We have no problem with women’s education and work, but it should be as per Islamic rules, i.e., they should wear a decent uniform and clothes in school and workplace. Minorities have full right to profess their faith and hold government posts. No one is required to pay jaziya in Afghanistan.
International troop withdrawal has begun and the Taliban is moving closer to Kabul with speed. How will you deal with the elected Afghan government in Kabul? Will there be reprisal killings, summary executions, or will you reconcile even with those who fought you but lost? What will be the attitude towards the people in government? Will they be treated as enemies and punished? Or will the Taliban act magnanimously and not take any action against the defeated adversaries?
Our Supreme Leader has announced amnesty for all our adversaries if they abandon their hostility against us or leave the files and ranks of the enemy forces. You may have watched videos showing our mujahideen putting garlands of flowers around the necks of those who are coming over to us. We don’t harbour any intention of revenge when they stop fighting. We, the Afghans, should accept each other and start peaceful coexistence in a new Islamic government. The Afghans have passed through a lot of sufferings and tragedies.
The government is clear that it has come through a democratic process. What will be the power-sharing mechanism? What will be the future governance structure? Will it be something like Iran? Or will the Taliban rule under its Emir? How will the successor of the Emir be selected? Will it be through a shura or an election? Does the Taliban believe in democracy?
We have left this question to the two negotiating teams to decide and reach a solution. We can’t say anything before the conclusion of the negotiations because it is an issue to be discussed on the table. Any decision taken there by the two negotiating teams will be acceptable to us.
Pakistan’s ties with the Taliban are well-known and documented and need no elaboration. Earlier, Musharraf had said the Taliban are our heroes. Rehman Malik, former interior minister, too said the Taliban have forgotten how Pakistan brought them up. Recently Pakistan interior minister Sheikh Rashid said Pakistan is hosting three million Afghan/Taliban refugees. This is a major statement. That India-Pakistan ties are cold is a known fact. Do you think the bilateral relationship between India and the Taliban in the days to come will be a tightrope walk as Islamabad is almost saying that it controls and manages the Taliban?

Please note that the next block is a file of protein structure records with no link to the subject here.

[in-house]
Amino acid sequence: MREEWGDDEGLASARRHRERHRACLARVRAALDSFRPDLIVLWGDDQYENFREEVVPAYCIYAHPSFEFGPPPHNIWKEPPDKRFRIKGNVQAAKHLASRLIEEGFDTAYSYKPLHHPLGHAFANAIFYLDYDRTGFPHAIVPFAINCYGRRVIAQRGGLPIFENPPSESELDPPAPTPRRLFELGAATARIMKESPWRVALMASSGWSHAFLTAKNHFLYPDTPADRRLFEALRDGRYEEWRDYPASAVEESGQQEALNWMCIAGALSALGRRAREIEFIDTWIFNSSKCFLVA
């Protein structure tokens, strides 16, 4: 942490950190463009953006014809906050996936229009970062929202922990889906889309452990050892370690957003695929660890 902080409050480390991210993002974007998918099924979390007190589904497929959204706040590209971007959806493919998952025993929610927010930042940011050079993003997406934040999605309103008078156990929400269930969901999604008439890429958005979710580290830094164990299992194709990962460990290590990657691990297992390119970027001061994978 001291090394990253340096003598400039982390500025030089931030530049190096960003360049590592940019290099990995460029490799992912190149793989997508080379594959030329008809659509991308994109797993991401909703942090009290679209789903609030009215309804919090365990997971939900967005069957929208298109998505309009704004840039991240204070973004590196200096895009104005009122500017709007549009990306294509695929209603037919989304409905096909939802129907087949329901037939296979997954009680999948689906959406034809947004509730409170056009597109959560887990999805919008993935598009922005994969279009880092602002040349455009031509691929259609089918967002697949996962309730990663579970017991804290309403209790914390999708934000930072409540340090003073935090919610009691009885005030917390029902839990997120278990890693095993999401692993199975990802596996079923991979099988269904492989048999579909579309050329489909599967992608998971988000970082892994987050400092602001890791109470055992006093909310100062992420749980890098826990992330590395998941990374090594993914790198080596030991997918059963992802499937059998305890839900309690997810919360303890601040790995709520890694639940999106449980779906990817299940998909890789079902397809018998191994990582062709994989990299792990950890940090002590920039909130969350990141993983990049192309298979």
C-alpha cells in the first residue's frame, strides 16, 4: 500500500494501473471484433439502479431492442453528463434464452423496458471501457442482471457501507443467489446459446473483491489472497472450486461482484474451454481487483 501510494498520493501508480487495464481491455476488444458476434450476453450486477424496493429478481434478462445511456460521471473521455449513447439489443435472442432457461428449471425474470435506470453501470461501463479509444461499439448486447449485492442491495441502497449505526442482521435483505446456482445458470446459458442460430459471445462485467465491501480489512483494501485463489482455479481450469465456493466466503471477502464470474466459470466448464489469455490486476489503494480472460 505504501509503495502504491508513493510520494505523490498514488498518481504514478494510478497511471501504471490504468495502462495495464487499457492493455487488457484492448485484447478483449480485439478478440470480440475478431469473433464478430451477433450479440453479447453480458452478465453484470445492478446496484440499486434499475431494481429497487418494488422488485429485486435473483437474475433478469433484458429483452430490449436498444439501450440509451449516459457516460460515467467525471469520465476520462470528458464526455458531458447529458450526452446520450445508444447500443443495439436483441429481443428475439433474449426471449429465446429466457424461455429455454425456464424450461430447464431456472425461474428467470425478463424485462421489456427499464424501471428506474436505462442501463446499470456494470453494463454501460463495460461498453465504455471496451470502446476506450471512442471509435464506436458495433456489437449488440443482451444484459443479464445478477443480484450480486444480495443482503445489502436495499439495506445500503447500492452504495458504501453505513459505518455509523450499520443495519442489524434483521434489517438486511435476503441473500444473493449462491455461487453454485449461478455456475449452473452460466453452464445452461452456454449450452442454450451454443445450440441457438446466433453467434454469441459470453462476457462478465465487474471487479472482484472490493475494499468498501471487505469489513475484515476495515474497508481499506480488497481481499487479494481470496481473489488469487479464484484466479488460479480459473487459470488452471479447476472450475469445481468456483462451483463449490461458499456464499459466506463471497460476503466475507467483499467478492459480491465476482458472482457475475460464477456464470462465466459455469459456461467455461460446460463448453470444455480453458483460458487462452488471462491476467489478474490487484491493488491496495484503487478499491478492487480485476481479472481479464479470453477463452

Pakistan is a neighbour Muslim country. We have shared values and history and want good relations with them on the basis of mutual respect and interests. They have been hosting the Afghan refugees for decades, which we appreciate. However, we take our decisions independently. This is important to us.
Many people in India see the Taliban as influenced by Pakistan, who will do whatever Pakistan asks to do. How much will your policy on India be your own and how much of it will be what Pakistan asks?
As far as the ground realities in Afghanistan are concerned, the Indians are living almost in a vacuum. Furthermore, they look at us from their angle of discrimination, bias and hostility. This is their origin of perception about us but it has not served them in the long run. They are siding with a foreign-installed government in Kabul which is killing its own people to stay in power. India should remain at least impartial in the Afghan issue, rather than supporting an occupation-born government.